As the redoubtable Mark Rienzi remarked, if the aim of public policy was to diffuse contraceptives to the country, the Little Sisters of the Poor would be an implausible vehicle. And yet, it is strangely no longer enough, for “progressives,” that the program be funded by the government as a public commitment. For them, it is even more exquisite and morally necessary that it be used as a lever to force the recanting or humbling of those insufferably religious people who offer the most serious moral resistance to the program.

For years they’ve been coming relentlessly after the Little Sisters—not so much because they want to sell more contraceptives but because they want to eliminate religious resistance to their program. More generally they want to eliminate public manifestations of religion. So while the sophisticated liberals are coming after the Little Sisters, their cruder ideological allies are coming after the statues and the churches and the people who pray in public. Sooner or later they could be coming after you and me.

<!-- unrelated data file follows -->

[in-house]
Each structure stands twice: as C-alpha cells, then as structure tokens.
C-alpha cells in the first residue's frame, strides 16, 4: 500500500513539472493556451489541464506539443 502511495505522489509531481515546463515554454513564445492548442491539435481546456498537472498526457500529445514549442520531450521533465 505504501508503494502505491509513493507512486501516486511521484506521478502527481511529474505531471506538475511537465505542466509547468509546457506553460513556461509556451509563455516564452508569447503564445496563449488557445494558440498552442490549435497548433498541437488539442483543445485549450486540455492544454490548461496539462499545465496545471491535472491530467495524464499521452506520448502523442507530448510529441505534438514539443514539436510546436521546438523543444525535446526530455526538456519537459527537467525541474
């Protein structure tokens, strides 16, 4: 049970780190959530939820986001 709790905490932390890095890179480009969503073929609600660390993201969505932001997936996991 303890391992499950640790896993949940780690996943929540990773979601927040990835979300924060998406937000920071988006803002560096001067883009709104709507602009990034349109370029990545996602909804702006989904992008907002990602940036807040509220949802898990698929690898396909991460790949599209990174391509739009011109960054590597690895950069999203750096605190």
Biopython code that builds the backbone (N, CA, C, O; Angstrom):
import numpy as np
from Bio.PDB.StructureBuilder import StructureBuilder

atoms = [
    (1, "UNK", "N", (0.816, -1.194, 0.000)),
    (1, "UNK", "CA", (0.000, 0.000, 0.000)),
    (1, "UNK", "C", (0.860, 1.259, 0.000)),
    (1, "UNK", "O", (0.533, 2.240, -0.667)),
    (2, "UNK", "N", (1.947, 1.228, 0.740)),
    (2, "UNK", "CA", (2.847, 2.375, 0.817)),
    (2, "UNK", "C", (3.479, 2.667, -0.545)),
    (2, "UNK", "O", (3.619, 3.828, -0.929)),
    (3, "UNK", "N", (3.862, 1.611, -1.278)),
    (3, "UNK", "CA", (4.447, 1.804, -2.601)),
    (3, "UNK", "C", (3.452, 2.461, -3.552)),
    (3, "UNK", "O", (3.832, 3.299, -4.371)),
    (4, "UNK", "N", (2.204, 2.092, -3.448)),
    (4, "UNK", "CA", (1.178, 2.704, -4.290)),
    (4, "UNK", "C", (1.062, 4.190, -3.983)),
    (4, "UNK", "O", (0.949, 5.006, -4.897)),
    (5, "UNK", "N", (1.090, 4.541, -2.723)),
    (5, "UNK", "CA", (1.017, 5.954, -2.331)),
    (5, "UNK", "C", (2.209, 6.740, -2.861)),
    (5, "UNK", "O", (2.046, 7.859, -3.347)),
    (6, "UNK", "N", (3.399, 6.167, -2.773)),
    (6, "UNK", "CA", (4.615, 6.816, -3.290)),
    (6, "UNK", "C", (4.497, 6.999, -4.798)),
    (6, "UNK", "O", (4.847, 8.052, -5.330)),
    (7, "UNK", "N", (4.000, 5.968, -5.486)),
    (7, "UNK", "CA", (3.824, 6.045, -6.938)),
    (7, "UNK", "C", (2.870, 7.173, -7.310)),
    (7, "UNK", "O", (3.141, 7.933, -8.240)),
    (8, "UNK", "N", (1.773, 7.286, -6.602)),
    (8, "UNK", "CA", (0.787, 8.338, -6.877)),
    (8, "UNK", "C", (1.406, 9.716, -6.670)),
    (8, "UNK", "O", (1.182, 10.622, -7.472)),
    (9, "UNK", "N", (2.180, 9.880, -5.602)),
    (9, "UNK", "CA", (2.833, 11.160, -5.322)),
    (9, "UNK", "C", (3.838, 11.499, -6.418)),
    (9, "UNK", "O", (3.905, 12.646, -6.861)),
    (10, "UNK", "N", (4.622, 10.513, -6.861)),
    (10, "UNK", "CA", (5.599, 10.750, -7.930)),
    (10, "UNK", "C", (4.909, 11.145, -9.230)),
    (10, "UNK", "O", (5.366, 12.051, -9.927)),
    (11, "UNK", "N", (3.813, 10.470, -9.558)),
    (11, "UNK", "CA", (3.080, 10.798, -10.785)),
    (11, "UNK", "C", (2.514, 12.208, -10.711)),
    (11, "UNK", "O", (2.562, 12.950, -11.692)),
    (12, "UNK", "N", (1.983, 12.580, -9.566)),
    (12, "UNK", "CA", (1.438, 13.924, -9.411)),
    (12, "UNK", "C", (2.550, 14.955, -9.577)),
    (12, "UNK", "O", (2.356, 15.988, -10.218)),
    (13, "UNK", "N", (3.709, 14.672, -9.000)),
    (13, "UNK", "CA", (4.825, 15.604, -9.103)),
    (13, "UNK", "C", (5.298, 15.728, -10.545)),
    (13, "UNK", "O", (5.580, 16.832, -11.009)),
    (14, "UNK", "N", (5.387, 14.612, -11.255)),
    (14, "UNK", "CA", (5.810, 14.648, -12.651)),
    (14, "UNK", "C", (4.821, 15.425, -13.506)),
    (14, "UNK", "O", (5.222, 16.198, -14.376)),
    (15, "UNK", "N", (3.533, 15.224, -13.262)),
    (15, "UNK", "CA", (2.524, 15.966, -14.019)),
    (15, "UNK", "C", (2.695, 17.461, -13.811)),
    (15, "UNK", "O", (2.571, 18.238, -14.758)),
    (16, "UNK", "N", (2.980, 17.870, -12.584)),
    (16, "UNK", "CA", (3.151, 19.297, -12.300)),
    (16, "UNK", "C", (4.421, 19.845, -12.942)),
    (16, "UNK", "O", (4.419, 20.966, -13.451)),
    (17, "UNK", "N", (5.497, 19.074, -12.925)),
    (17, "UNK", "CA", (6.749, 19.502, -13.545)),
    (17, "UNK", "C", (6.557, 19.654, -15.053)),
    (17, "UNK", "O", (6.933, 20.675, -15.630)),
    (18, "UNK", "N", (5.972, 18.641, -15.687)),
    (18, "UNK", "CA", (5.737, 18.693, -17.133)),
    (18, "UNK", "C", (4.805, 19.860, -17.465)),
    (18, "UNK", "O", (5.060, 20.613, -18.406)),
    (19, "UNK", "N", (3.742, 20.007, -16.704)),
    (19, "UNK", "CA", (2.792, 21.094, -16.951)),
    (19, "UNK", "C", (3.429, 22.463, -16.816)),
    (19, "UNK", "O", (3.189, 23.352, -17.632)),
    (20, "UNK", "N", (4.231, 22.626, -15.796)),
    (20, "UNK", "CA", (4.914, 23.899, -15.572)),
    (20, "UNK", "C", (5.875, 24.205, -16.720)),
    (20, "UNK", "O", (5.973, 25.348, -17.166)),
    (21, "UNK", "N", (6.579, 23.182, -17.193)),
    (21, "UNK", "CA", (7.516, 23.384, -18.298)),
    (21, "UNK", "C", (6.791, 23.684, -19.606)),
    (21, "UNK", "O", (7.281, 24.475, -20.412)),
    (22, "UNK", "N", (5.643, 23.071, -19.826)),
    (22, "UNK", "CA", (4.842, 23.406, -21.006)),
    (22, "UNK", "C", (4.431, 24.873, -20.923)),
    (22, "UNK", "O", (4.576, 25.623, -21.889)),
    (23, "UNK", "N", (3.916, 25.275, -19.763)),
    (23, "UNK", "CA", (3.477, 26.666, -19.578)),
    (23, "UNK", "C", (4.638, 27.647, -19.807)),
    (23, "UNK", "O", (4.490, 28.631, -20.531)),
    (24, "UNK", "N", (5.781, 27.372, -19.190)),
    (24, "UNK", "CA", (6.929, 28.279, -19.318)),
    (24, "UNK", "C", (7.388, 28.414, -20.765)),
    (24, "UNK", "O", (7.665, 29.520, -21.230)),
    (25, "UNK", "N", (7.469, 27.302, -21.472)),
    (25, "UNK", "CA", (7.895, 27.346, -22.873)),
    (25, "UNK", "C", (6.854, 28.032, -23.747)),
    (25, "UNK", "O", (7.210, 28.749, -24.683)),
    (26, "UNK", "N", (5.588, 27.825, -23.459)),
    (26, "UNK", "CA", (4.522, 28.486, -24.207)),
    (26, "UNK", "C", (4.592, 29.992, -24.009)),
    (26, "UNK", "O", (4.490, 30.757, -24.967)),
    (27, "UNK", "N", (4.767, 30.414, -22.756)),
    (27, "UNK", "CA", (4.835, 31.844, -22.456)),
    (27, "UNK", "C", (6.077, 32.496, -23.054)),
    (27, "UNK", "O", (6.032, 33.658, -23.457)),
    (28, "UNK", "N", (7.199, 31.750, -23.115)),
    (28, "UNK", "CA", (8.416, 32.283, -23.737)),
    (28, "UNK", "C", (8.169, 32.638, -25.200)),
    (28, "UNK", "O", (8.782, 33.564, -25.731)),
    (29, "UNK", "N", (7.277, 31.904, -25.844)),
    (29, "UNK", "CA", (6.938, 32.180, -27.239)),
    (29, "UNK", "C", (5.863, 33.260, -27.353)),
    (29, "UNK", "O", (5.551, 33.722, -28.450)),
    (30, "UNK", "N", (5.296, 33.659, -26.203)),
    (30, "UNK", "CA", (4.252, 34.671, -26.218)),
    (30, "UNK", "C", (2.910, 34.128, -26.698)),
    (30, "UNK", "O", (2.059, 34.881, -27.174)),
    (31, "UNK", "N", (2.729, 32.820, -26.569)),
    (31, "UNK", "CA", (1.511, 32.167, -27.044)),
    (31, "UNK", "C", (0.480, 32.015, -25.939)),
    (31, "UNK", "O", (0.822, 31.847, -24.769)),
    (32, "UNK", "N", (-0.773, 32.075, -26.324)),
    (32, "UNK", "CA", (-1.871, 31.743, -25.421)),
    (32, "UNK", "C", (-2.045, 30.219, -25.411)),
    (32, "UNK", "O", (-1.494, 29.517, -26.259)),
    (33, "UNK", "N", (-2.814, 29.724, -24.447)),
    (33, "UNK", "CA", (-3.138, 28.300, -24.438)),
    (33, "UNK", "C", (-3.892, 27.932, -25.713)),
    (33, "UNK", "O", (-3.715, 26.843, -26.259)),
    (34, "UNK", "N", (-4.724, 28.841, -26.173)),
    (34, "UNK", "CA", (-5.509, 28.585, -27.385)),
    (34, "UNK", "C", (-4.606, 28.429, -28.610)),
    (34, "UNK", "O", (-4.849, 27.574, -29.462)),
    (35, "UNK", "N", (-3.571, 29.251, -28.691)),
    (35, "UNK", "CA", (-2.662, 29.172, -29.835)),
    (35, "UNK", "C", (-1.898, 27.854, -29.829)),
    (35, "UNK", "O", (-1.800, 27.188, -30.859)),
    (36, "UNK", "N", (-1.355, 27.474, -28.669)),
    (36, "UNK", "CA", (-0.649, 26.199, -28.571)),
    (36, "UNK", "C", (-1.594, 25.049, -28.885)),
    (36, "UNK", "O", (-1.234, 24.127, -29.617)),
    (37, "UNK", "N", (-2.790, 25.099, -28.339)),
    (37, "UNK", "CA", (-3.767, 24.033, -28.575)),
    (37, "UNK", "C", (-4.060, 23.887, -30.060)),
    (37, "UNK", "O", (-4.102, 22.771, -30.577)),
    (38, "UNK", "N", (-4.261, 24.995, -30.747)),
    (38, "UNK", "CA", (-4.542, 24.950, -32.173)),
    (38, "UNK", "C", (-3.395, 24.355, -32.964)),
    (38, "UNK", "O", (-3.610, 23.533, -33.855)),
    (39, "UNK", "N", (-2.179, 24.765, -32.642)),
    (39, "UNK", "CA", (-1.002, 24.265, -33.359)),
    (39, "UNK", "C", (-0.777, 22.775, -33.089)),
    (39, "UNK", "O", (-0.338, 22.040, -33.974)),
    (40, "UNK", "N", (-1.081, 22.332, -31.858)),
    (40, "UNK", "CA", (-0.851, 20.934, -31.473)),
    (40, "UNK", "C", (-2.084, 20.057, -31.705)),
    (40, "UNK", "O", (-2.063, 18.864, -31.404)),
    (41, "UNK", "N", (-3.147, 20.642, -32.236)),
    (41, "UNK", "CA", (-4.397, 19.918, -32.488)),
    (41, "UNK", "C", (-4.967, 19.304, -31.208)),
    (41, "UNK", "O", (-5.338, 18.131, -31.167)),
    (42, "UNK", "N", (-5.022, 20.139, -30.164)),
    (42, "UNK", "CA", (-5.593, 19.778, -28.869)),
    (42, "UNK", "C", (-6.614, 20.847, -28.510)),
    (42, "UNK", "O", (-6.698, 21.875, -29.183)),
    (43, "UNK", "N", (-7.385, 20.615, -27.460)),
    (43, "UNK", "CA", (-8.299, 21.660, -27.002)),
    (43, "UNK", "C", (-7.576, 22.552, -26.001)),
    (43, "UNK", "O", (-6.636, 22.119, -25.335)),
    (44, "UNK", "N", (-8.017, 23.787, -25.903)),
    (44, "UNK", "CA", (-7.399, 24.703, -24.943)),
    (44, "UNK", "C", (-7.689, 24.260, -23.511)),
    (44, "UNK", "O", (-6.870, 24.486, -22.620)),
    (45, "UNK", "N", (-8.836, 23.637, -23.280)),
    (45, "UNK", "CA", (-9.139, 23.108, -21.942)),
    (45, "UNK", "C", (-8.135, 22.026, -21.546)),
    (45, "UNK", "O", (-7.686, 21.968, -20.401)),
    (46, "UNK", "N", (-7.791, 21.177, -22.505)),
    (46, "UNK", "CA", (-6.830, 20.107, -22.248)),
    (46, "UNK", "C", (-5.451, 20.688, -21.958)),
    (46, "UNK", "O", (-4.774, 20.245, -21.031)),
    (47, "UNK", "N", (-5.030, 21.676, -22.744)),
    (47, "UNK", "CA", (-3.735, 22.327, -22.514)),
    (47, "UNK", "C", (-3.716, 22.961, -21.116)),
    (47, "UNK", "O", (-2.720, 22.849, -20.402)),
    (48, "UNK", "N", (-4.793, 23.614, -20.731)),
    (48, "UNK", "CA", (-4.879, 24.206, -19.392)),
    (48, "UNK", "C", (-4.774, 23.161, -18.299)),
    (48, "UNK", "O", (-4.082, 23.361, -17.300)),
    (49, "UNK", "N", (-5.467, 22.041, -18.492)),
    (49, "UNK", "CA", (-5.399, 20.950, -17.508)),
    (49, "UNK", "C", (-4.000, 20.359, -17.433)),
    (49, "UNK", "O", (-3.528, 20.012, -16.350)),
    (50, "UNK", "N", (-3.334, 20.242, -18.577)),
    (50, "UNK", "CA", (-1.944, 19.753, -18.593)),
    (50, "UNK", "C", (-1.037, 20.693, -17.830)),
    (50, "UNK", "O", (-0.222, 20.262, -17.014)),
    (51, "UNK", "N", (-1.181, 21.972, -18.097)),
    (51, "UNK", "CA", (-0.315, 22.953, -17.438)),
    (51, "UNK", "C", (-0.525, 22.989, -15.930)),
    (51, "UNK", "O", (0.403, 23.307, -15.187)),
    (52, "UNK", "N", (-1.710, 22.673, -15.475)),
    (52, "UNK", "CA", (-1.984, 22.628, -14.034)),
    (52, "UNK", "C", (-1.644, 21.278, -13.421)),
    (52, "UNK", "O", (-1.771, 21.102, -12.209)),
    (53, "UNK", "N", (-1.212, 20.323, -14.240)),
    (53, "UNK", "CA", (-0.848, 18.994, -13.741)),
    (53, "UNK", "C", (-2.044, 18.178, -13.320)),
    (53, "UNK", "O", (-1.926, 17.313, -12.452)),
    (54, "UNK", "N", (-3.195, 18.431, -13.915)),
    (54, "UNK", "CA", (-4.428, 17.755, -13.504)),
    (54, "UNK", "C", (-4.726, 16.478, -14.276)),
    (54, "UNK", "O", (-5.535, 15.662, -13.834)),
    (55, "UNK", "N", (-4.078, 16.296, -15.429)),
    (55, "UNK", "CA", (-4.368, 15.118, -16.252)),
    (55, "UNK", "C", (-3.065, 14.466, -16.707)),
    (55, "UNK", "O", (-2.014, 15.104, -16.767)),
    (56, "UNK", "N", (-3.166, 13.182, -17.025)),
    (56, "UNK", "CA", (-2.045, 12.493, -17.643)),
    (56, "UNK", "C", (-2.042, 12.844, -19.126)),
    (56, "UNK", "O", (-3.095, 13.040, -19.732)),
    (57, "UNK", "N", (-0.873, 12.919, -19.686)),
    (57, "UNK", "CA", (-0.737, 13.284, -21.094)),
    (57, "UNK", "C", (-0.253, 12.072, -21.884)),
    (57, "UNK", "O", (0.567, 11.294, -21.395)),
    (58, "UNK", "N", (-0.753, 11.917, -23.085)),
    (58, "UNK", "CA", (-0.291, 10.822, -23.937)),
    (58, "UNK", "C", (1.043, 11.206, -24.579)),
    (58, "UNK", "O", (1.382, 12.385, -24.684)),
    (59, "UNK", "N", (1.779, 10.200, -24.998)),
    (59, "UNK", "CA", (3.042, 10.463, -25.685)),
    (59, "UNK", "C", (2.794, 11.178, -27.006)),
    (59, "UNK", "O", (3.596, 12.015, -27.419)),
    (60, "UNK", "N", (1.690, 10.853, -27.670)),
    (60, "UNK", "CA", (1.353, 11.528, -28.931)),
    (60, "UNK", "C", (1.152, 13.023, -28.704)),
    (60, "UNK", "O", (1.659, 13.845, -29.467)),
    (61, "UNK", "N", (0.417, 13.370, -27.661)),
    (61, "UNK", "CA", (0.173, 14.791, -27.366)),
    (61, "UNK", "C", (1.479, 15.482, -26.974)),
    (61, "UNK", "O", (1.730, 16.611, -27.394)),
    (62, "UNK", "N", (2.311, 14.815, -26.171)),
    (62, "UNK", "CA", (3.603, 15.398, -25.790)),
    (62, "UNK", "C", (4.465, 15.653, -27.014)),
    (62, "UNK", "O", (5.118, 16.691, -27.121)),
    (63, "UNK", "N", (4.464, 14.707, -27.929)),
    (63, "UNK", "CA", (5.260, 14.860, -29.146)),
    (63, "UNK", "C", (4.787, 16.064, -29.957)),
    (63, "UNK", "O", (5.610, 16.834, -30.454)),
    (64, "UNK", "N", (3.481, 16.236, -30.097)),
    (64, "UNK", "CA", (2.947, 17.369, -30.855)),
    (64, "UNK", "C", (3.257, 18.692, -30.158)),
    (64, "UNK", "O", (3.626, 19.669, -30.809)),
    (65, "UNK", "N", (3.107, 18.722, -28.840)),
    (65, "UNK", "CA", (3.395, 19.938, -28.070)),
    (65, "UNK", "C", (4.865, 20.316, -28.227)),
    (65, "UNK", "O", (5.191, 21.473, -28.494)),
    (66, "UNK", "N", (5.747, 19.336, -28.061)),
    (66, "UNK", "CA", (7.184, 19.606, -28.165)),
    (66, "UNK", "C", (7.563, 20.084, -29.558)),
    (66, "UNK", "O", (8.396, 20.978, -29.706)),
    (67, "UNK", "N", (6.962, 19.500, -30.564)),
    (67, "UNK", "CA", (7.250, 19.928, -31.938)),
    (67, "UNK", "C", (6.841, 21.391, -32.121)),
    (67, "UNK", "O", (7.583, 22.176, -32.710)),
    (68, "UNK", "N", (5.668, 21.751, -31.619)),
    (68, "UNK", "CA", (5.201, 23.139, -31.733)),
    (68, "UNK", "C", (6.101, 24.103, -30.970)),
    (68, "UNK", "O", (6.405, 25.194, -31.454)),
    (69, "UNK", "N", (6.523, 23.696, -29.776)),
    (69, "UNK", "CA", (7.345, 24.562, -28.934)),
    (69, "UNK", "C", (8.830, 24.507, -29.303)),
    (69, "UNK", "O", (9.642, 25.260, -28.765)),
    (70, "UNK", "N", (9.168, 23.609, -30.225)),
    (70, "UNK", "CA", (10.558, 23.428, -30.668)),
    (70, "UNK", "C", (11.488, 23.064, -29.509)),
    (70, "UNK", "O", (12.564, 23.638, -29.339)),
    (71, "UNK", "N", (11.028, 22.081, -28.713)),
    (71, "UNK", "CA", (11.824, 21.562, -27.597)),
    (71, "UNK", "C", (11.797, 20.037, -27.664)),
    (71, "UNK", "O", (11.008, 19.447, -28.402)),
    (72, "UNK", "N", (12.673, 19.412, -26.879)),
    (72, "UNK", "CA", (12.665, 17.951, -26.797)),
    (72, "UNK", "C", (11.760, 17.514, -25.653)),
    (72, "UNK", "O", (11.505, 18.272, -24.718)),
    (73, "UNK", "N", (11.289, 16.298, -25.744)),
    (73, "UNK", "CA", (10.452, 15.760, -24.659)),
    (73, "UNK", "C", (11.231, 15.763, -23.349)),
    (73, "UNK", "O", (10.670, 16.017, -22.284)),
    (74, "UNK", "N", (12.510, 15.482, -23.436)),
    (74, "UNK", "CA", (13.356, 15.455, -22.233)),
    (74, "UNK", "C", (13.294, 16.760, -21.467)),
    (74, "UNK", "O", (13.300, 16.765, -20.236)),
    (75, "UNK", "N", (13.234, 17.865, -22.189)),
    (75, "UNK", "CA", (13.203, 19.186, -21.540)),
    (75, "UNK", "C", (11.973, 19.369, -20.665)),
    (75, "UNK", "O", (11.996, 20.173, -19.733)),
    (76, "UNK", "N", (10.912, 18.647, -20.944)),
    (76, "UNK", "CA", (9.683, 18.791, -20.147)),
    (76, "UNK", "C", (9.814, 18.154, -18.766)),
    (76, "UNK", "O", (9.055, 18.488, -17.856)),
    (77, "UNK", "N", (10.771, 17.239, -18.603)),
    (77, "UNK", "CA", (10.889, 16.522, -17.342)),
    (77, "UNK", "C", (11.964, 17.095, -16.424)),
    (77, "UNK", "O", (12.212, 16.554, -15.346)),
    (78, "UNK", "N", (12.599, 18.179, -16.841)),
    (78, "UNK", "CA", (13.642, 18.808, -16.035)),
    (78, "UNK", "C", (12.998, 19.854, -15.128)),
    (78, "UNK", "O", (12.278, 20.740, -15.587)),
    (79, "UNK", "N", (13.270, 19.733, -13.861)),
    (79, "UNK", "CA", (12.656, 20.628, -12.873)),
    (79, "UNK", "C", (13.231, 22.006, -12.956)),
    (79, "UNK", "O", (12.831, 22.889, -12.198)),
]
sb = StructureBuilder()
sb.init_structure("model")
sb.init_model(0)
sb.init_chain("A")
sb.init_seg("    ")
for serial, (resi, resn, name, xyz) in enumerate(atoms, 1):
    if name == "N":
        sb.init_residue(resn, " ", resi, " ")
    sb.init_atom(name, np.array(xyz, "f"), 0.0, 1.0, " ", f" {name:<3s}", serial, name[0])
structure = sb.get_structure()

And when I say “they” may be coming after us, I suppose I am using the wrong pronoun. Because it is a self-identified Catholic, Joe Biden, who has vowed to undo the Trump administration’s policies that protect the Little Sisters.

Phil Lawler has been a Catholic journalist for more than 30 years. He has edited several Catholic magazines and written eight books. Founder of Catholic World News, he is the news director and lead analyst at CatholicCulture.org. See full bio.

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  • Posted by: mgeorge884623 - Jul. 18, 2020 3:33 AM ET USA

    I am a Catholic from India, living in US, for the last 52 years, shocked at the statues destructions in several states. I thought it was only in 2 states. Thanks for the latest info. When the late Cardinal George stated,”I will have a natural death,my Cardinal after me will die in prison and the next will be martyred”, I thought no way. Now I am not so sure. In India, Christians are facing severe persecution by the Federal Goverment, BJP. 101+ will be declared martyrs by our Pope. Matt George